"The corruption is on a lot of different levels," says Duffey. "And it's extensive. It's from local all the way
up to federal. When my task force officers were linking public officials to drug trafficking, Dan Harmon
was a name that came up consistently. No matter who else or what direction we went, Dan Harmon
always seemed to be in the middle of it." Dan Harmon was a local government official, the prosecuting
attorney for Saline, Grant, and Hot Springs counties in 1979 and 1980 and then again from 1991 through
1996. He was convicted in June of 1997 on drug, racketeering, and extortion charges and has started
serving eight years in prison.

In January 1991, long before his drug offenses became public knowledge, Harmon convinced a judge to
subpoena evidence obtained by Jean Duffey's task force -- evidence gathered against him and other
public officials. Ms. Duffey refused to honor the subpoena and fled the state when a warrant was issued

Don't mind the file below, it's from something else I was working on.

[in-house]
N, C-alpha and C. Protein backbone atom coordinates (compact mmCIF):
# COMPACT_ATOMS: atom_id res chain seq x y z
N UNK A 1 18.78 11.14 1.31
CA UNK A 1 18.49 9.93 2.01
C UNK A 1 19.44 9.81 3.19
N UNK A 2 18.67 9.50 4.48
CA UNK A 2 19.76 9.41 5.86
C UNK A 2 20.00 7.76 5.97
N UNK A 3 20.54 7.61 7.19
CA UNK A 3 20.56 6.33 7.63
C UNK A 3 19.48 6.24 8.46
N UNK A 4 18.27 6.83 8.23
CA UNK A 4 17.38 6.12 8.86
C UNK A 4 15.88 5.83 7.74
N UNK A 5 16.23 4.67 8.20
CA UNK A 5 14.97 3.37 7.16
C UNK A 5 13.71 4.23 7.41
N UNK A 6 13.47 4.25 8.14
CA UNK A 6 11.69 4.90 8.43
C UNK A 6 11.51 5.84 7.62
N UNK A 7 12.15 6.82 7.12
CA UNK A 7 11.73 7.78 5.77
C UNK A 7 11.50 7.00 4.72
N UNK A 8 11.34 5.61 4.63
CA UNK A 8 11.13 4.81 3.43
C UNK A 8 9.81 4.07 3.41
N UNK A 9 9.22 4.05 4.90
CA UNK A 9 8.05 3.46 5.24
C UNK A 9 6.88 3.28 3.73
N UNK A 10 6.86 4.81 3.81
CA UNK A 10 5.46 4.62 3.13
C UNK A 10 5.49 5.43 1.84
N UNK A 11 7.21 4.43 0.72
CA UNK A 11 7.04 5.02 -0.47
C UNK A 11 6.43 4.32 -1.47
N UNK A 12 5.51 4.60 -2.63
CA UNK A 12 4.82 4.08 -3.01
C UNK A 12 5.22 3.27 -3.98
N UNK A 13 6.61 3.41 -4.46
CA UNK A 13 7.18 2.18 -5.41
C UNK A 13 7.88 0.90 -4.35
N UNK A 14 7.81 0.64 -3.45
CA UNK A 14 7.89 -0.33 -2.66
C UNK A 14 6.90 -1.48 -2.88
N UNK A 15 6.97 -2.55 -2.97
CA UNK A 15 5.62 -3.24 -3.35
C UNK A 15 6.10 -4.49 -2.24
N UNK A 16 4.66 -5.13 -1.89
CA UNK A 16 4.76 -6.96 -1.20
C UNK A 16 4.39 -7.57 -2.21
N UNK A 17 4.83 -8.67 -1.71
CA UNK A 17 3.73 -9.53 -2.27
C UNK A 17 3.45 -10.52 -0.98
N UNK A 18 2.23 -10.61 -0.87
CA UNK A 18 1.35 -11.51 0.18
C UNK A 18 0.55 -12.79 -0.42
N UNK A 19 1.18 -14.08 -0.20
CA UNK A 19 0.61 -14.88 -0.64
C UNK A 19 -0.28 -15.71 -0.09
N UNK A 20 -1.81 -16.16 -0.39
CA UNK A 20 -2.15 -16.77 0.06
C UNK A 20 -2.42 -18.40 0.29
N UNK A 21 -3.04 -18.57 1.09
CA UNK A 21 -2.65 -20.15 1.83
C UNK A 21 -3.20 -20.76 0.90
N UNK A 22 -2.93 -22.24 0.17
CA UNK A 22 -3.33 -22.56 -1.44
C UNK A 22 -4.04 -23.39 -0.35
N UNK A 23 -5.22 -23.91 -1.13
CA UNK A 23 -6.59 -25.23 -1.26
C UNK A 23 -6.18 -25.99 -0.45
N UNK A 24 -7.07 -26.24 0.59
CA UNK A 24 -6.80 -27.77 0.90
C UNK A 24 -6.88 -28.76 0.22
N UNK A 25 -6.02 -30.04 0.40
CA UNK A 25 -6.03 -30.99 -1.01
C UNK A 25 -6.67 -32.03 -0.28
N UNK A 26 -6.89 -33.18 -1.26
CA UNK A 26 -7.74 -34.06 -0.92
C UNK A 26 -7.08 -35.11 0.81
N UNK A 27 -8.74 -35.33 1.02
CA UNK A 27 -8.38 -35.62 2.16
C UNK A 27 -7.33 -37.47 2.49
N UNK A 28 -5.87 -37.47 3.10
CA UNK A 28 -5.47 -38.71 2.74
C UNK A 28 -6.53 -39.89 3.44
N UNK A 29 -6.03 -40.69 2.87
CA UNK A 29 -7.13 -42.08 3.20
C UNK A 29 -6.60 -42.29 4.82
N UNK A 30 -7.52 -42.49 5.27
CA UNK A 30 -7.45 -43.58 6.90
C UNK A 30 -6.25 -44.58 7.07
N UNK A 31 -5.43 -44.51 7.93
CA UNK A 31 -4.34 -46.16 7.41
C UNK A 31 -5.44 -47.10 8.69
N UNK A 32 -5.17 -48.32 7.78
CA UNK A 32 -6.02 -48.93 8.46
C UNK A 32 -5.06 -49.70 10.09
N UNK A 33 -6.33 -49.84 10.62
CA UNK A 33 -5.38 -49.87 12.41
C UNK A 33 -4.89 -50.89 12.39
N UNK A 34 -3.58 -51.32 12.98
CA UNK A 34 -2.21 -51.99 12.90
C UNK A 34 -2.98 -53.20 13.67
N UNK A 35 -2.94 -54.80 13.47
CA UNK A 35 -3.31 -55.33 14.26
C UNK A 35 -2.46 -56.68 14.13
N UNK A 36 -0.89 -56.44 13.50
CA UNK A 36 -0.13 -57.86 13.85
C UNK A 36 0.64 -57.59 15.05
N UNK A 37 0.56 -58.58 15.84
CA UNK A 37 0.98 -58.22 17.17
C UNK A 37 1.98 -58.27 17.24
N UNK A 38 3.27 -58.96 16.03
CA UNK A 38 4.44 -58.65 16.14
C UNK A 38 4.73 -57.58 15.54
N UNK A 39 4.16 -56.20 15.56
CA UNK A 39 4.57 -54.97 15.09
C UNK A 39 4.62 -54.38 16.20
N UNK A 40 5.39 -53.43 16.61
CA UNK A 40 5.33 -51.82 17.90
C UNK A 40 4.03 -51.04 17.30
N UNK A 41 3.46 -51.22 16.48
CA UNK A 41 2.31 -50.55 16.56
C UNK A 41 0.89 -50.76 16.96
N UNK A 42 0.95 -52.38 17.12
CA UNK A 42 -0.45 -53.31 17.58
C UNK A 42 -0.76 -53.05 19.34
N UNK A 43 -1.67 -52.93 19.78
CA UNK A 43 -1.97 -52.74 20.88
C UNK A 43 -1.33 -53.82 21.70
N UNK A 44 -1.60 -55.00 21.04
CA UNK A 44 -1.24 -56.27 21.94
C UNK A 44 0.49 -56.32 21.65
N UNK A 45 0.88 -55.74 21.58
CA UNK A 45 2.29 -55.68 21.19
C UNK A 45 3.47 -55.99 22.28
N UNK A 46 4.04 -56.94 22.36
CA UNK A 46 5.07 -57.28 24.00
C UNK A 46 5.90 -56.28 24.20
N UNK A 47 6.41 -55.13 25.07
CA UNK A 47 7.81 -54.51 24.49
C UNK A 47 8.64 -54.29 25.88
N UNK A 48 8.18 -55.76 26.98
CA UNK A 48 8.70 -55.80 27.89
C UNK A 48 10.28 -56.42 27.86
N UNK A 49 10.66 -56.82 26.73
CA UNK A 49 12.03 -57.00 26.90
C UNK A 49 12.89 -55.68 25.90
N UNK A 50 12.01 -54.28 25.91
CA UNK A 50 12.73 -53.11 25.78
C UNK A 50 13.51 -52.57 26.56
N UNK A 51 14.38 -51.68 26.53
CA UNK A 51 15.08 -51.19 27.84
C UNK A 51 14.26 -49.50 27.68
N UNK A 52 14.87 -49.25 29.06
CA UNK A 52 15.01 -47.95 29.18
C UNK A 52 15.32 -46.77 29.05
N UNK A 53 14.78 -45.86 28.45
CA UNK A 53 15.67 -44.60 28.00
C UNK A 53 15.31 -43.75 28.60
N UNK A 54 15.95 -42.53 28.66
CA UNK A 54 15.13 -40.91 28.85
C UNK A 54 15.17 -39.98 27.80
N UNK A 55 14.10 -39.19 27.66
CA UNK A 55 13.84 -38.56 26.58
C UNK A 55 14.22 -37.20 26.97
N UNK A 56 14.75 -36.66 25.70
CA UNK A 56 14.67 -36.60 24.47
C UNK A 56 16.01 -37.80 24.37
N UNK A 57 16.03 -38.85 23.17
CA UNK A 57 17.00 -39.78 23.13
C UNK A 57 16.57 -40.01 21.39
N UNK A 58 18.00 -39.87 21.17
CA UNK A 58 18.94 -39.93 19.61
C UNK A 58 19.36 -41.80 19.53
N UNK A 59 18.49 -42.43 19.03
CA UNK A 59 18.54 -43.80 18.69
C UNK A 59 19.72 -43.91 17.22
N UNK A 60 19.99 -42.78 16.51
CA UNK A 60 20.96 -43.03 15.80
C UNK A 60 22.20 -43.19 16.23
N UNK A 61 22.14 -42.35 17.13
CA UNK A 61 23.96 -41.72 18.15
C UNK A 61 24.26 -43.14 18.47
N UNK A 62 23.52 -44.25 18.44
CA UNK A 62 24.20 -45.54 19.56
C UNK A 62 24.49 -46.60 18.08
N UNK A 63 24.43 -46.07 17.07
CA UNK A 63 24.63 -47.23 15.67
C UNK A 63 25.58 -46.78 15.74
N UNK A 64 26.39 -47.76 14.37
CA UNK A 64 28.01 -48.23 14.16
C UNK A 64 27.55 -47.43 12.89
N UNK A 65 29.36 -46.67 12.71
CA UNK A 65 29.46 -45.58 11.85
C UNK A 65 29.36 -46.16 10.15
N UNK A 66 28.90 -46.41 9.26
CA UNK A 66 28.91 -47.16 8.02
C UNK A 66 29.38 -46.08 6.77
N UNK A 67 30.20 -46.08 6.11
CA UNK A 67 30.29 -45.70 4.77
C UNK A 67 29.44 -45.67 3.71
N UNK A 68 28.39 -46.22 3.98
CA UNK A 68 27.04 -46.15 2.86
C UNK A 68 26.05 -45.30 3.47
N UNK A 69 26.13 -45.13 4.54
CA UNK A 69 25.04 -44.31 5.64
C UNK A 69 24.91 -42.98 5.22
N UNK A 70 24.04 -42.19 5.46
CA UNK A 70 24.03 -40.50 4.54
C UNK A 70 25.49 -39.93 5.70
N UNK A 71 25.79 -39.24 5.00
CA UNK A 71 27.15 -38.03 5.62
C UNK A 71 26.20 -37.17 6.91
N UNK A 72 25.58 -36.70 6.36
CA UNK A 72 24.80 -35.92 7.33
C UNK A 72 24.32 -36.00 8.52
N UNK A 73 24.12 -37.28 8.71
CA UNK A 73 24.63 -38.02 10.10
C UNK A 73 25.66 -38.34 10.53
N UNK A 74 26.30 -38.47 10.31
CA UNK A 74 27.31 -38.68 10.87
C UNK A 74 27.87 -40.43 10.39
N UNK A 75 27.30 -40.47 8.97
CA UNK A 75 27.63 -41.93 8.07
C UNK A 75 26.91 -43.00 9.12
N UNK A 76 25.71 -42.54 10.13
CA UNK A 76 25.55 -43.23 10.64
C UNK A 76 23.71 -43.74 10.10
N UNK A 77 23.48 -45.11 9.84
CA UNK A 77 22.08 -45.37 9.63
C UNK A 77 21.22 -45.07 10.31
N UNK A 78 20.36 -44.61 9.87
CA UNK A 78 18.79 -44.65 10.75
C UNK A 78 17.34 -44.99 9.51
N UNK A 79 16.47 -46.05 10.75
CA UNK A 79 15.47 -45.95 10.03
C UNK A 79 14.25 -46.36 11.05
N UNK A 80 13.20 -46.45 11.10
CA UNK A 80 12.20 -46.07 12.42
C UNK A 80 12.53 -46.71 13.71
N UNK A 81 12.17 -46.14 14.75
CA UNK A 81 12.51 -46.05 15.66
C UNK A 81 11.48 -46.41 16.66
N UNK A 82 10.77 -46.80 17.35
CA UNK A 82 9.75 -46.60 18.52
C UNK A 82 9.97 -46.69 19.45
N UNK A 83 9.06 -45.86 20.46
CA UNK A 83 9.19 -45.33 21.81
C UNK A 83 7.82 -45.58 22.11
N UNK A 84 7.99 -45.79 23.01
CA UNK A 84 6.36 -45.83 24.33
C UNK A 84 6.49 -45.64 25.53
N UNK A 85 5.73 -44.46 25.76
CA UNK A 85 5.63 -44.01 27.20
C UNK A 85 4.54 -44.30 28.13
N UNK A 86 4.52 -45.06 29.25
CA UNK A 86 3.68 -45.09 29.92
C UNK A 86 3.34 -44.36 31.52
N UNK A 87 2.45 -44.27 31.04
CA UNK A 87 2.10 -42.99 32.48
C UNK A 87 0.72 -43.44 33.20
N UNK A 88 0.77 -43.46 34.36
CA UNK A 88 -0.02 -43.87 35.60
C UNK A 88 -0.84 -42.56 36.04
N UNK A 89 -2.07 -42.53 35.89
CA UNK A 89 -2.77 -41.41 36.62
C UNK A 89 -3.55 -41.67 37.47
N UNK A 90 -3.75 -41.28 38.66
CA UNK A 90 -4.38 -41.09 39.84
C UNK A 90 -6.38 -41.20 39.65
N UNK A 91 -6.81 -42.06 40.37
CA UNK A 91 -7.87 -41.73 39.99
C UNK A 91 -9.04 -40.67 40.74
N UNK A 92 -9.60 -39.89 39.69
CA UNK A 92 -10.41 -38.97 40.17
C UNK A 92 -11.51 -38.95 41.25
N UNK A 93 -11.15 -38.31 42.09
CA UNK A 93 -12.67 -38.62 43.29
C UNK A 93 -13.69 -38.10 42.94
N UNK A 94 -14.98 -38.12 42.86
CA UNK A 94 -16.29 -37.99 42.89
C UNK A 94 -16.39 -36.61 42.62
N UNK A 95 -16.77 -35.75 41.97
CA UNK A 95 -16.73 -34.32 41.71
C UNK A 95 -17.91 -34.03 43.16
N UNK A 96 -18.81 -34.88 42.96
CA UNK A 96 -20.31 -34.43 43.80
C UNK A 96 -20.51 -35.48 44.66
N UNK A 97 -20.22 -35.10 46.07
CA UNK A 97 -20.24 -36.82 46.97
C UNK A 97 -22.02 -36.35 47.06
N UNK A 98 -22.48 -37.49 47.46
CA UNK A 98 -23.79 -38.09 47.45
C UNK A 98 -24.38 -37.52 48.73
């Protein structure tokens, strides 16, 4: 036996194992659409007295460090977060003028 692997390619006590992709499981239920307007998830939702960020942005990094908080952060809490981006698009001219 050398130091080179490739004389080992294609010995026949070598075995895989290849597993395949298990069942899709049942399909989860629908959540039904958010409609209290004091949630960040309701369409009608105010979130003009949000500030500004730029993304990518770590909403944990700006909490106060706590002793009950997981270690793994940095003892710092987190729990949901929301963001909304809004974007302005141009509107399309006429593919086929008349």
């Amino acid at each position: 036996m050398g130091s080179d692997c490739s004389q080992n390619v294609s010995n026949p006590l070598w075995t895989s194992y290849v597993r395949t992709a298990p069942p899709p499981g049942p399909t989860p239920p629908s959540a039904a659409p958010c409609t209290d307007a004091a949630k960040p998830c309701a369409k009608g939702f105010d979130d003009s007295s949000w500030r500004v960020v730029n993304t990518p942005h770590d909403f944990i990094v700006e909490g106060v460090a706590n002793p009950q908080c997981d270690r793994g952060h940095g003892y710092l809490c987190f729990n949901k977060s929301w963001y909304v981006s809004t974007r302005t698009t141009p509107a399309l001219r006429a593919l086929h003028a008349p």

for her arrest. "I had developed the trust o f many informants, and I was not about to give their names up
to someone who I thought would put their lives in jeopardy," says Duffey. "Witnesses tend to turn up
dead. Many witnesses have turned up dead in the case primarily talking about the murders of K evin and

Among them:
   Jeff Rhodes - His body was found in a trash dump in April 1989.
   Keith McKaskel - The former bar bouncer was found stabbed to death in November 1988. He had
     warned his friends that he would be killed for what he knew.
   Keith Koney - He died in a motorcycle accident after an unconfirmed high-speed chase.
   Gregory Collins - He was shot in the face in January 1989.
   Jordan Kettleson - He may have had information on the Ives and Henry deaths. Kettleson was